Adventures in Hypermiling

By Nancy Trejos
Washington Post Staff Writer
Sunday, June 15, 2008

I hate driving. I hate it even more now that I can't afford it.

With gasoline topping $4 a gallon in many places, there's no shortage of advice from the financial experts: Try carpooling, biking or walking. Cut costs in other parts of your life. Eat out less and stop shopping. Carefully choose the brand and type of gasoline you use because some are more cost-efficient than others. Or just get rid of your car.

Then I heard about "hypermiling," which involves changing your driving behavior to coax better gas mileage out of your car. Hypermilers do such things as drive slowly, brake as little as possible and limit their use of the air conditioner to save fuel.

Not eager to stop going out to dinner with friends and unable to sell my car, I figured I would see what hypermiling was about. Perhaps whatever savings it might produce would be enough to cover the cost of fixing my broken passenger-side window, courtesy of a drunken reveler in Adams Morgan, where I live. (Did I mention how much I hate having a car in this city?)

I googled hypermiling and found no shortage of Web sites offering tips. There's Ecomodder.com, HyperMilingForum.com and CleanMPG.com, among others. I contacted them all in search of someone to teach me how to hypermile and ended up with an e-mail introduction to Kent Johnson, a consultant for an engineering company who lives in Carroll County, Md.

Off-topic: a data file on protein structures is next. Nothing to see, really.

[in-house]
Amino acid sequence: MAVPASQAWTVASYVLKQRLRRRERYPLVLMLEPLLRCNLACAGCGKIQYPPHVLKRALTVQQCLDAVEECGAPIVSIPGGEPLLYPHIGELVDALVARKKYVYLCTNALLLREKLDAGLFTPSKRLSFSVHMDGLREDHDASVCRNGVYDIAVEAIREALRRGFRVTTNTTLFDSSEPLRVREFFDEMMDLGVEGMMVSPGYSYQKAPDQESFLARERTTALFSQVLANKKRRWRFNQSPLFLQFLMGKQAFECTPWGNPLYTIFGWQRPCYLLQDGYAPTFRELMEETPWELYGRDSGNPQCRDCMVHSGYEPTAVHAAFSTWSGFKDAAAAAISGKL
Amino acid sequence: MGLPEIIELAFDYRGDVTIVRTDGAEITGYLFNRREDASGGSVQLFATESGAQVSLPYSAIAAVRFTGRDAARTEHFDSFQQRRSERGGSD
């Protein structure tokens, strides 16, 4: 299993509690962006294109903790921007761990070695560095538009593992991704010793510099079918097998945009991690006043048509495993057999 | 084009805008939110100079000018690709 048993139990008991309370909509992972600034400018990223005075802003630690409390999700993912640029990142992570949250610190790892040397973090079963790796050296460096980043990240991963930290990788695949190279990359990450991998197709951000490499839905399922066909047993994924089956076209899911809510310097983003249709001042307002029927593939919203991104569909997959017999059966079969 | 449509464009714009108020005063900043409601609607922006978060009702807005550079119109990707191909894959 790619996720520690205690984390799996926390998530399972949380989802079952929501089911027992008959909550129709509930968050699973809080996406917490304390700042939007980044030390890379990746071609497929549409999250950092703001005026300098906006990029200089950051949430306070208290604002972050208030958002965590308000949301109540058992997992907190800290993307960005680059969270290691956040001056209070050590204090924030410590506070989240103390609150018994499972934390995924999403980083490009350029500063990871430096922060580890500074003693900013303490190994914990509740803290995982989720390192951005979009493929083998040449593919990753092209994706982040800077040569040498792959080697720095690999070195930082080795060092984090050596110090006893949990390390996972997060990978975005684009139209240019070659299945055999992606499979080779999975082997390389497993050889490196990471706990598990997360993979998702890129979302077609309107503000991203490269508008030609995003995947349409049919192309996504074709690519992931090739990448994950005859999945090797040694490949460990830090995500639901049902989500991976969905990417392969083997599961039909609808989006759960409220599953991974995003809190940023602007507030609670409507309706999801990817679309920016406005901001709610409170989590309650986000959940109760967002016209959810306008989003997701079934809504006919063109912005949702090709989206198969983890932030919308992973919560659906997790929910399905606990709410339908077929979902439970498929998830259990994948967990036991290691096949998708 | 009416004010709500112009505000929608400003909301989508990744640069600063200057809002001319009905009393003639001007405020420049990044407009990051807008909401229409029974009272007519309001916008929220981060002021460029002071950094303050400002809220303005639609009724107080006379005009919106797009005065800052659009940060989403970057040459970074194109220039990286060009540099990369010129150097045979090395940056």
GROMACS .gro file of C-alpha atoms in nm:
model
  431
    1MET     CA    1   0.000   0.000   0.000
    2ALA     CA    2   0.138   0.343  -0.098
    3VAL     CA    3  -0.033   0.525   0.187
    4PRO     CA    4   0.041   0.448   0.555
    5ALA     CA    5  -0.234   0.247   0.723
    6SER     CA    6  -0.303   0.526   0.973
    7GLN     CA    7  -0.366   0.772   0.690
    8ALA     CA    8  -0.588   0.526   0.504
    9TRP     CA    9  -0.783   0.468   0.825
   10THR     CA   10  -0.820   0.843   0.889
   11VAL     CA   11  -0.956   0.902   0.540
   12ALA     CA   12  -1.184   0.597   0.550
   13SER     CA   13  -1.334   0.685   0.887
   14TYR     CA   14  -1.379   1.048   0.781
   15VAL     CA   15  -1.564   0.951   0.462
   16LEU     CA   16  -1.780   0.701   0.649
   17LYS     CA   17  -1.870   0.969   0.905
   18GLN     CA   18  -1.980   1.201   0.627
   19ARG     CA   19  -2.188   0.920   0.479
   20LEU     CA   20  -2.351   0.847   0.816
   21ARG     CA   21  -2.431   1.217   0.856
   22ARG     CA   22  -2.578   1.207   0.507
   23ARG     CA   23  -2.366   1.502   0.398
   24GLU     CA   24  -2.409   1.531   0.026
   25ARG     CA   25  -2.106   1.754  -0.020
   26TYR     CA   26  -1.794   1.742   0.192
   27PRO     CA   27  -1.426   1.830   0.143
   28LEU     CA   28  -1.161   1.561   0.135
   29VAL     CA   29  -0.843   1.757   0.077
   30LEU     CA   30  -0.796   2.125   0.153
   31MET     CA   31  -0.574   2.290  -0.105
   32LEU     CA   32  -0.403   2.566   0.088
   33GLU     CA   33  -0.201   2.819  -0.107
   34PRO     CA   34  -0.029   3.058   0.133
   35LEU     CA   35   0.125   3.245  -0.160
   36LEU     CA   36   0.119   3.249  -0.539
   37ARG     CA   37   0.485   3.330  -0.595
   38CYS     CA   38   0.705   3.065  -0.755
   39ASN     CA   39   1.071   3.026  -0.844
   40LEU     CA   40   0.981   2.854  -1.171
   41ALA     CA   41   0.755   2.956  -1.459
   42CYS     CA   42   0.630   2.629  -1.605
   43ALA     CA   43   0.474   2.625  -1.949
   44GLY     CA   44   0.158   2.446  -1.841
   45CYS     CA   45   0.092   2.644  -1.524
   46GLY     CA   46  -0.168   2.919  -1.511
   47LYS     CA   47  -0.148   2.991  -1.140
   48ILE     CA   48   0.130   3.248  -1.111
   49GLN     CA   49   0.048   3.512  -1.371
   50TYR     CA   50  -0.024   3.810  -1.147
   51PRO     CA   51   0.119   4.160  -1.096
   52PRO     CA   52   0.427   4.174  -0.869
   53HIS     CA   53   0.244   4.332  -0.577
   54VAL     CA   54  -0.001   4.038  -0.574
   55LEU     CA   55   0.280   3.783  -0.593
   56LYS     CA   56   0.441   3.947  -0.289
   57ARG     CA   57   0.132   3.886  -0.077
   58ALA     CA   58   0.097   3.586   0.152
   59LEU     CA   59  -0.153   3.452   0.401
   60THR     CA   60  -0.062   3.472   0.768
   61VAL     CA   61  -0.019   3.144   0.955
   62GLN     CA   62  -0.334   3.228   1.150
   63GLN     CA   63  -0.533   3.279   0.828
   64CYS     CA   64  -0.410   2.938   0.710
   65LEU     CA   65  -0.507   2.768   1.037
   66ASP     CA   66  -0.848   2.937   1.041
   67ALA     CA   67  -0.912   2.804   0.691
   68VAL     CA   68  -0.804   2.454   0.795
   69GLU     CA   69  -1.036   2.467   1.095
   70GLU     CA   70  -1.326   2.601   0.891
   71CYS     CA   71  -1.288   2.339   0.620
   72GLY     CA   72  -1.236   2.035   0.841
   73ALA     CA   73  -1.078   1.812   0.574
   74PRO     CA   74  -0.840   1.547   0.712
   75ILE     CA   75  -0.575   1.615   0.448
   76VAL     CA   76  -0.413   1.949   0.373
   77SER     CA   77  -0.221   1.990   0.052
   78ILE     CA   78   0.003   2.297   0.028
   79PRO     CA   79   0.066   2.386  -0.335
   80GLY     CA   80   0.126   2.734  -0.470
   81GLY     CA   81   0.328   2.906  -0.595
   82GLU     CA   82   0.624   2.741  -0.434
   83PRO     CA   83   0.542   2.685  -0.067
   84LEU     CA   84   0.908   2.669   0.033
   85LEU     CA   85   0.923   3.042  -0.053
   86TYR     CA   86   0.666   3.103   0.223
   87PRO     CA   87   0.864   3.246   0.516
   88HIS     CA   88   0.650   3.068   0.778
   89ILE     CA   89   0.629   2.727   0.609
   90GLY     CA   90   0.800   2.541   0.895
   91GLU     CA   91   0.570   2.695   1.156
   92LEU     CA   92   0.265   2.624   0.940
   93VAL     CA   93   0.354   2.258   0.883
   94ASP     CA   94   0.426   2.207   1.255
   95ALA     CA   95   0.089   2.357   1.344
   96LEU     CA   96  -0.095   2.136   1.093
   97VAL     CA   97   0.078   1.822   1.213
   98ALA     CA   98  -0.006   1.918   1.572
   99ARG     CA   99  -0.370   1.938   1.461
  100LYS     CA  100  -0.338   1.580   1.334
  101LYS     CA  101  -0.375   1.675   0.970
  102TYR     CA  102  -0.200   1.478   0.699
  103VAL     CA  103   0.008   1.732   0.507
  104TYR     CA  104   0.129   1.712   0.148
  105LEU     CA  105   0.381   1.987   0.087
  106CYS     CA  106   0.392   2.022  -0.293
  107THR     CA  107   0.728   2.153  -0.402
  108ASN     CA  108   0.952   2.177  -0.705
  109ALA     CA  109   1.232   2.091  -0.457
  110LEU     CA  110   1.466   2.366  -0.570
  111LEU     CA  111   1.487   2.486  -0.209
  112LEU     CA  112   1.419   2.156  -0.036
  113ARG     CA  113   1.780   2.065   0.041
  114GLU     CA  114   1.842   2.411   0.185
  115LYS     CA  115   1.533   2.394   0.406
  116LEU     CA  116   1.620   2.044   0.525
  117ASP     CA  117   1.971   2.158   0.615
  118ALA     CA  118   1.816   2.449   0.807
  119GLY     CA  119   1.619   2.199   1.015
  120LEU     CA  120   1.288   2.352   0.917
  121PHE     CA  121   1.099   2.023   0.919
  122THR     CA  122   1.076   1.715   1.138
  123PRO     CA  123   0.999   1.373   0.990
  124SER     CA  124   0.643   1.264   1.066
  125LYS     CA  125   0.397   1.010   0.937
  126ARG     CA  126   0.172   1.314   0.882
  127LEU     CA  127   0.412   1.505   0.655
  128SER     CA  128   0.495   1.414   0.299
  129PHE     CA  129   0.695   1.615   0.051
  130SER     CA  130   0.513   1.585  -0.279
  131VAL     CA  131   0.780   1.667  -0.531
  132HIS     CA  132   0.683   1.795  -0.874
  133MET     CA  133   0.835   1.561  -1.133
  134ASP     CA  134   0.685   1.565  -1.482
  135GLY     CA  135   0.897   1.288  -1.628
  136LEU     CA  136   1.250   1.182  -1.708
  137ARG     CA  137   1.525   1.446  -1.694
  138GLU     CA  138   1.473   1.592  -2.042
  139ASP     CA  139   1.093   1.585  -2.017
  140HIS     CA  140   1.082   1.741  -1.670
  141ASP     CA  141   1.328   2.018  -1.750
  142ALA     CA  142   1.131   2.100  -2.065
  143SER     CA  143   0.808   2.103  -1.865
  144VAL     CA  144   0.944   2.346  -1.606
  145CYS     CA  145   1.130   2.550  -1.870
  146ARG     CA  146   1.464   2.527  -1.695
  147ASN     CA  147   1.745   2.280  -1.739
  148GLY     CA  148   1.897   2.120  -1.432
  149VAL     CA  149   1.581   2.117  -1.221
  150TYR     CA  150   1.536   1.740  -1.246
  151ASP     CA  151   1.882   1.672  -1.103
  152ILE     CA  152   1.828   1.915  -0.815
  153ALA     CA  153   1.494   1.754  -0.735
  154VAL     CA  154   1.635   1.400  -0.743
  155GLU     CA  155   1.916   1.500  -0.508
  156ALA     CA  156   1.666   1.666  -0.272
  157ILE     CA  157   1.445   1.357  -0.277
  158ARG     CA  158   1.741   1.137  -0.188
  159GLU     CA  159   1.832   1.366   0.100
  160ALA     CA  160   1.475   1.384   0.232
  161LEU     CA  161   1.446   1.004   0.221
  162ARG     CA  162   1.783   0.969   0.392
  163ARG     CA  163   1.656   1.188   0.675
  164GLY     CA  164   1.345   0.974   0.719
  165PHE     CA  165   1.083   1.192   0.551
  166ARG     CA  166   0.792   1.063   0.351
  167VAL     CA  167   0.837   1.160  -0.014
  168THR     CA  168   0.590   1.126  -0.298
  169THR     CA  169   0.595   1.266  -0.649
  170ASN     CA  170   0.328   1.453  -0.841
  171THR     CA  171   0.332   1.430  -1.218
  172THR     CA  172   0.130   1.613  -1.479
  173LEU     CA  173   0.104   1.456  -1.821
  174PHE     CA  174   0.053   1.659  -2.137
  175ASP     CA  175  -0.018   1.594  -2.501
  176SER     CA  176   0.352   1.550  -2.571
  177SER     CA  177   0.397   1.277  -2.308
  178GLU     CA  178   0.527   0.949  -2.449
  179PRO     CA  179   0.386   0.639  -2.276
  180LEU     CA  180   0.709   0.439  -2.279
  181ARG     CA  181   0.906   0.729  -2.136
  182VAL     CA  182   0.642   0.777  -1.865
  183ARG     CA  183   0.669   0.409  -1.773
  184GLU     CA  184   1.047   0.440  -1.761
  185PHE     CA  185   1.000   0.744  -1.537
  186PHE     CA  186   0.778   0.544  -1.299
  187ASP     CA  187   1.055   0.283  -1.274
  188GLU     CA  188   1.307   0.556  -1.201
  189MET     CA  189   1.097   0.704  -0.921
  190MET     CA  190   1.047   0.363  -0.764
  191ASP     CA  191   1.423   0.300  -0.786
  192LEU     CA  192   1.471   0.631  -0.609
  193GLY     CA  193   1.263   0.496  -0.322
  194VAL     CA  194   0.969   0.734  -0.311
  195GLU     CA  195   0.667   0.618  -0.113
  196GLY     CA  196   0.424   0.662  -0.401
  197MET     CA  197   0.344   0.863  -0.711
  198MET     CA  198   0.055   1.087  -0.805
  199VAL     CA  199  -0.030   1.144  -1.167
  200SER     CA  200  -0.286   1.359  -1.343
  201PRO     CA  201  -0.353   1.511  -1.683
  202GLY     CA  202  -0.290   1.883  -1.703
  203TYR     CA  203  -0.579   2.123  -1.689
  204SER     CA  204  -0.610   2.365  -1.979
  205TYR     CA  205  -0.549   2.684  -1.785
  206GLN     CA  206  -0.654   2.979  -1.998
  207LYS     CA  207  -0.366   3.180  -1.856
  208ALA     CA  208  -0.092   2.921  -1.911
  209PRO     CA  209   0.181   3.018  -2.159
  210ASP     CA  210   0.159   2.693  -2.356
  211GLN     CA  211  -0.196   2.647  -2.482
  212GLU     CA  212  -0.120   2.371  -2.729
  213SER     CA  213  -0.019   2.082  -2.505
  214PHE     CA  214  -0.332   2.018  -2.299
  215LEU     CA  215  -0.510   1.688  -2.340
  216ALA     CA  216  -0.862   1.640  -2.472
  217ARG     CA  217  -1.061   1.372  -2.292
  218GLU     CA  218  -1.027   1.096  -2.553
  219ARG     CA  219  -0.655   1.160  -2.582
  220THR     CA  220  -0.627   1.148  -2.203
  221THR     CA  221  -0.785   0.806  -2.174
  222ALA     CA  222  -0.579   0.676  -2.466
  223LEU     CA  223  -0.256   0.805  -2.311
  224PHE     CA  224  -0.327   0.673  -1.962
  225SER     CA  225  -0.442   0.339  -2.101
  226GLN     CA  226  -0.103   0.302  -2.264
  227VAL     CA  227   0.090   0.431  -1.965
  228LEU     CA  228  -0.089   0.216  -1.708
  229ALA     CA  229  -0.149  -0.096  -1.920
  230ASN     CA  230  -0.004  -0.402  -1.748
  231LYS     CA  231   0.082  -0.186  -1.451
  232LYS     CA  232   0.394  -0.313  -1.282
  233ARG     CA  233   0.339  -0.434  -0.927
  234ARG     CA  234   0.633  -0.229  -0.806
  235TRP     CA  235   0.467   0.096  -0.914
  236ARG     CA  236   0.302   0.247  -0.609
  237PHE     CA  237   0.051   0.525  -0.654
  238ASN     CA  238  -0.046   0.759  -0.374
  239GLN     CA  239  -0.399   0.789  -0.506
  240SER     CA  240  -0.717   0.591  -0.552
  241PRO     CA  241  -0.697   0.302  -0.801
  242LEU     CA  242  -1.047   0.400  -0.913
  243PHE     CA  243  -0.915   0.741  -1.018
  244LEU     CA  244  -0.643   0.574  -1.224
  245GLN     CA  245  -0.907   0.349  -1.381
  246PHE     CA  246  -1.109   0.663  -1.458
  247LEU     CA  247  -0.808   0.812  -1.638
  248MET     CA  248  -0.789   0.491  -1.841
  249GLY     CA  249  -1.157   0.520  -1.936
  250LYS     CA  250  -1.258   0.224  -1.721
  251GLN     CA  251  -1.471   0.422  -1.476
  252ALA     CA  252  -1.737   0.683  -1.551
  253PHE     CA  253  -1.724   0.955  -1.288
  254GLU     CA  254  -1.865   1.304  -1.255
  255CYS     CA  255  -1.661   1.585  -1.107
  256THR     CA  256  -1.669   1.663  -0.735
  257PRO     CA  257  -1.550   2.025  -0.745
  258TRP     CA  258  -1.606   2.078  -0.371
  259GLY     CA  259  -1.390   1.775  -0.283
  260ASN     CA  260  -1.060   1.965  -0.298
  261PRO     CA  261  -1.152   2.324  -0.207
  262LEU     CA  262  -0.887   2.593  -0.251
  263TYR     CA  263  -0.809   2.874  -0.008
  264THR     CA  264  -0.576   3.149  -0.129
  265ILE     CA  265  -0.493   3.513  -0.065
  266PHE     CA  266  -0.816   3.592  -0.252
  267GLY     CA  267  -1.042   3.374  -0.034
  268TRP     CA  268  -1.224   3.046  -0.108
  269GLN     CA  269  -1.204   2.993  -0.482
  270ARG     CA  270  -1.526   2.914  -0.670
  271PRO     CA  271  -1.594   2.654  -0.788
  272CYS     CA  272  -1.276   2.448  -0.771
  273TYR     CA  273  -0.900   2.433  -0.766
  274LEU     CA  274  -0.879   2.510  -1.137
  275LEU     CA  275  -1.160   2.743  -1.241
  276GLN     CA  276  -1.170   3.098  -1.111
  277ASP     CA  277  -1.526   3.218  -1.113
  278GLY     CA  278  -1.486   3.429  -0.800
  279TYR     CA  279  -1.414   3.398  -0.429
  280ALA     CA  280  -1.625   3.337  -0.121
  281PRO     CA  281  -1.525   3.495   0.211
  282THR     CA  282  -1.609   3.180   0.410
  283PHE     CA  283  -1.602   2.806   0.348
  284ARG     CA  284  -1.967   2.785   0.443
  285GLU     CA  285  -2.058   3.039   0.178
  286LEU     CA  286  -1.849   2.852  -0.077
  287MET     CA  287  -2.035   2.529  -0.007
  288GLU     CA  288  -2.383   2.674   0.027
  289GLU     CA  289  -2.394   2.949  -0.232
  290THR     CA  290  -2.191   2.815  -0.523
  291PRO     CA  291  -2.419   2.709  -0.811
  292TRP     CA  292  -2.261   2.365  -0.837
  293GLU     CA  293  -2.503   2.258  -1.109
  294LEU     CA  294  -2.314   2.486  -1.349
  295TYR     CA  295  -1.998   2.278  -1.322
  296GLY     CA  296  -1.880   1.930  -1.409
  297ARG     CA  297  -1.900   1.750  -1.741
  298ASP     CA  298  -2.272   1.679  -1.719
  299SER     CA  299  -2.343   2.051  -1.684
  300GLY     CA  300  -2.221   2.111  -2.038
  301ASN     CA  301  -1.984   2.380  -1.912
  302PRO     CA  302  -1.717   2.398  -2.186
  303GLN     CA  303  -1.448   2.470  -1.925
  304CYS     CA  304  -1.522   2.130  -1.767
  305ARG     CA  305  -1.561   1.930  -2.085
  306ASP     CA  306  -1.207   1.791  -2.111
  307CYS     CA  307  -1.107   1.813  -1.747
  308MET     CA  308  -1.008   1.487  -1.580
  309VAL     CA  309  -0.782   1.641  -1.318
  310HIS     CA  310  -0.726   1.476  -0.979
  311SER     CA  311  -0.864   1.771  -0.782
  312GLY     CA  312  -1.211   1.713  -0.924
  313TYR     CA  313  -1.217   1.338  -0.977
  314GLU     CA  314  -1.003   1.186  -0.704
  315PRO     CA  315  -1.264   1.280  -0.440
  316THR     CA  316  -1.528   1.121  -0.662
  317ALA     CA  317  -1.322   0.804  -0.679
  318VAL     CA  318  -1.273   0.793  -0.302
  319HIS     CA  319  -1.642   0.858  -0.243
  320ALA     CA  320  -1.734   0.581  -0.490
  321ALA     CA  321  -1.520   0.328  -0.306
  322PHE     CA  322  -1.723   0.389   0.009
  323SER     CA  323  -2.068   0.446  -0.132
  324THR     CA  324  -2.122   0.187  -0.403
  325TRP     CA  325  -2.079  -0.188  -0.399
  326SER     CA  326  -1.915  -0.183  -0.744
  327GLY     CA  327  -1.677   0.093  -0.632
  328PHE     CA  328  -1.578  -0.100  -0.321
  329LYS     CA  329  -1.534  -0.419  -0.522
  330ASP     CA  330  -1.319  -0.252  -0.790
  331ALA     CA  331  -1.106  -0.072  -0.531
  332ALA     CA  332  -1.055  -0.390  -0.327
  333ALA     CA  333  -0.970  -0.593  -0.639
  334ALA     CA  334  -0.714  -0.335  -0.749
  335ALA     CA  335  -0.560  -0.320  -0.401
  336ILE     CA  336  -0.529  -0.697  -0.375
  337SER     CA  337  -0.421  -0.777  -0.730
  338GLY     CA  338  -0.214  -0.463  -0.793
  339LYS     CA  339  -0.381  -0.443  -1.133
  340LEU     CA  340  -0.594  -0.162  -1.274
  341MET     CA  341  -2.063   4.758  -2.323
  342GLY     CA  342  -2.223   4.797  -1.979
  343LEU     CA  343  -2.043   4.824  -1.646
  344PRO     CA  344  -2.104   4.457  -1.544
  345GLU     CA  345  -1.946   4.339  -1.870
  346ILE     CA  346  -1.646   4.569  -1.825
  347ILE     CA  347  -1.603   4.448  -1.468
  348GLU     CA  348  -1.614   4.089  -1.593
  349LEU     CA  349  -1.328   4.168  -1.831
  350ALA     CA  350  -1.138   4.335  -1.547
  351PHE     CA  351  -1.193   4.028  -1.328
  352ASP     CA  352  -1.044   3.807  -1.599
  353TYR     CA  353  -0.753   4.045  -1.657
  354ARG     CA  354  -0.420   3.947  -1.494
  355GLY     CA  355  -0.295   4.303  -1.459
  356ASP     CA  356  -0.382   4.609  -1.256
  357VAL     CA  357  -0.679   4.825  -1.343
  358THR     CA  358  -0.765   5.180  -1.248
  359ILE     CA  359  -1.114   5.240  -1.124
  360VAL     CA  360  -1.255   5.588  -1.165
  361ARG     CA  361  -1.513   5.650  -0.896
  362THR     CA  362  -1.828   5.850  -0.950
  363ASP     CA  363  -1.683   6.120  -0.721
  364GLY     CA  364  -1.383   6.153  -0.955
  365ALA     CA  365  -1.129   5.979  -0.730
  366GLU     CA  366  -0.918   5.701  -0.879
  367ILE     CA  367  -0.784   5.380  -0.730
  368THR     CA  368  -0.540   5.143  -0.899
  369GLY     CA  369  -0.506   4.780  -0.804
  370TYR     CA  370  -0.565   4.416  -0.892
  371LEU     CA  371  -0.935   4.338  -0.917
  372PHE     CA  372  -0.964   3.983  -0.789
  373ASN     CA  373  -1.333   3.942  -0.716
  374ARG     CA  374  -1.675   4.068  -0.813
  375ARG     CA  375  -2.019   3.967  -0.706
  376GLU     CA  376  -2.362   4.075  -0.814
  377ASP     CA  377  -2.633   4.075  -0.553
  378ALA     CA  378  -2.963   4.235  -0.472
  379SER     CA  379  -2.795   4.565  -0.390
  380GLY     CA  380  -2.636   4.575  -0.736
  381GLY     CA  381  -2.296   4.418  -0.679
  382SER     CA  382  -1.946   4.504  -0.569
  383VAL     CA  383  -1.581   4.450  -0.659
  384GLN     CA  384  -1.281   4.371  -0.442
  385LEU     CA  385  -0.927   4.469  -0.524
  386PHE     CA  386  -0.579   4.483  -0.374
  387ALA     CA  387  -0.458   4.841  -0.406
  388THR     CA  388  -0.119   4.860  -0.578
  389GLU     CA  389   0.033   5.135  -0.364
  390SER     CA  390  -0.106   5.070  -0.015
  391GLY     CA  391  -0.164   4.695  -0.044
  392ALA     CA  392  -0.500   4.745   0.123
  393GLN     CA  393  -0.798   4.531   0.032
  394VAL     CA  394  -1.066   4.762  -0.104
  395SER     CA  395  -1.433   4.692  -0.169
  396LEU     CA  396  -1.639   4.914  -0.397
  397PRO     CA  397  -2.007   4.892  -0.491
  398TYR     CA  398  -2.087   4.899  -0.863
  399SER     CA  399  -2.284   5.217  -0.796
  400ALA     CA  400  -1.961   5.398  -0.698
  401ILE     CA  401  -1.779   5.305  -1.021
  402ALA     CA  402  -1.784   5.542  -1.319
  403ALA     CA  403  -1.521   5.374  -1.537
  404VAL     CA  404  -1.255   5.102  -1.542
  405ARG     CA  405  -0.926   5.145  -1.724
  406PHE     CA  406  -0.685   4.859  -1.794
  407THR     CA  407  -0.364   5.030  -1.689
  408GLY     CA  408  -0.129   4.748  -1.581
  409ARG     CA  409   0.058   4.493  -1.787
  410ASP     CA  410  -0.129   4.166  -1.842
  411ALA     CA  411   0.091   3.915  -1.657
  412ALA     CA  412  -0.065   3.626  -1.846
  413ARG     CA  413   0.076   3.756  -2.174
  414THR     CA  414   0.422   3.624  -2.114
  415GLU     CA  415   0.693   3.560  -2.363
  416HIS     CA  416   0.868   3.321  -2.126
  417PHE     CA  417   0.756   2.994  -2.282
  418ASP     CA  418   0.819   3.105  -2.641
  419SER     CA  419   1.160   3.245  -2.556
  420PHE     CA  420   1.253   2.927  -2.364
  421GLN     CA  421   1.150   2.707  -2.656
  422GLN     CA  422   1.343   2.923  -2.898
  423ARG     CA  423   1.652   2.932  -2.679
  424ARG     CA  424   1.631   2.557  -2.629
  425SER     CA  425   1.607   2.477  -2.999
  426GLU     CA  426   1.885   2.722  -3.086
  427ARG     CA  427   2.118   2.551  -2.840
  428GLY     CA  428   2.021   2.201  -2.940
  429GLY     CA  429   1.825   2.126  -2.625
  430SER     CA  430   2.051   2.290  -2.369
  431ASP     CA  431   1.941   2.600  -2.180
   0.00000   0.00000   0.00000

After a brief phone conversation in which he asked me the size of my engine -- Is that really something I should know off the top of my head? -- Johnson and I arranged to meet on Wednesday at a parking lot at the University of Maryland at College Park. He appeared in his red 2005 Chevy Aveo with his wife Mary, who sells Mary Kay cosmetics. He brought along tons of material he had found on the Internet about my silver 2001 Volkswagen Beetle, putting me to shame, as I didn't even know where my driver's manual was until I found it in a bookshelf in my apartment that morning .

"With an automatic, you should get 29 miles on the highway, 22 in the city and 25 combined," Johnson said. "So on average, you should be around 25 miles per gallon."

"Is that bad?" I asked. I have to admit, I didn't think about mileage when I bought my Beetle used a couple of years ago. All I thought about was how cute it would be to have a Bug. (A child of the 1980s, I played the "Punch Buggy" game with my friends, which involved punching each other when we came across a VW Beetle on the street. "Punch Buggy Yellow!" I would shout with glee.)

"I'm betting we can do 10 percent better," Johnson answered.

According to FuelEconomy.gov, he said, it costs me about $4.59 to drive 25 miles.

"Thanks, hon," he said to his wife of 29 years -- they had just celebrated their anniversary, they giddily told me -- as she ducked into their car and reappeared with a calculator.

"So every mile, you've got to chuck in 18 cents, if you wanted to think of it like that," he said.

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